Magnetic Loop Antenna for 20/15m with Remote Tuning
by George Szymanski, DU1GM
Having recently become interested in JT65A working on 20m, I had a QSO with a station in Hawaii who was using a loop antenna mounted on the balcony of his 28th floor hotel room. The loop was just 80cm in diameter and could be tuned to any band from 20m to 10m. His signal was very strong considering he was only running a few watts from a Yaesu FT817. One advantage of magnetic loop antennas is that they tend to reject much of the electrical signal and therefore any local electrical interference will be greatly reduced. I use a vertical antenna for HF work because I have no space for any other type of antenna and it is really very good at picking up power line noise and various other electrical noises! A loop would be very small and could fit into my limited space. I resolved to make a loop of around 1m in diameter with the 20m band in mind. The calculations gave an efficiency of 45% on 20m and 73% on 15m. To give more efficiency on 20m would entail making a bigger loop which would not tune to higher bands due to stray capacitances. A larger loop would be required with a diameter of 2m in order to maximize the efficiency on 20m only.
I found an interesting web page giving construction details and I set about making the necessary parts to construct a high voltage variable capacitor needed to tune the loop. While transmitting with 100W a voltage of 5,000V would be generated across the capacitor, therefore a high voltage type is required.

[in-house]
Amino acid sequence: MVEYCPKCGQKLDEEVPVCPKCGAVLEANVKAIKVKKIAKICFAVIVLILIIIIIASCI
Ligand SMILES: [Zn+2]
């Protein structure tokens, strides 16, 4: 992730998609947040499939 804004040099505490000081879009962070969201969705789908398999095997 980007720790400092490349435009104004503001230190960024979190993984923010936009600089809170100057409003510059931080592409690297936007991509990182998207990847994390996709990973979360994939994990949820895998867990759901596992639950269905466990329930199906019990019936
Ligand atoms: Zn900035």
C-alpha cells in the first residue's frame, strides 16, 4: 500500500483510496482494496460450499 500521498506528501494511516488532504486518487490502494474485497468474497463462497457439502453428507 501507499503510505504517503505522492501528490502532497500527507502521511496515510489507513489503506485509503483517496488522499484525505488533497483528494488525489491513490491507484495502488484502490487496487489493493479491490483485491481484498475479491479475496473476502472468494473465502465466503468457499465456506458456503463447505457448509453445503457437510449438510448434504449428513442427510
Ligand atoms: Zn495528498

The capacitor end parts were made from some 6mm thick Perspex scrap bought from a shop in Santa Cruz, Manila, for P80. The rotor and stator plates were made from 1mm thick aluminum sheet and were quite easy to cut out with shears but this does need some strength in the fingers! Do watch out for blisters! The Perspex can be difficult to cut with simple tools due to the possibility of splintering, but I used a junior hacksaw without too much difficulty. Thinner Perspex could be used but not so thin that the end plates can be flexed. The capacitor plates need to be kept firmly in place so as not to short together. Also be careful when drilling the Perspex as it can shatter and throw out small shards. Eye protection is essential.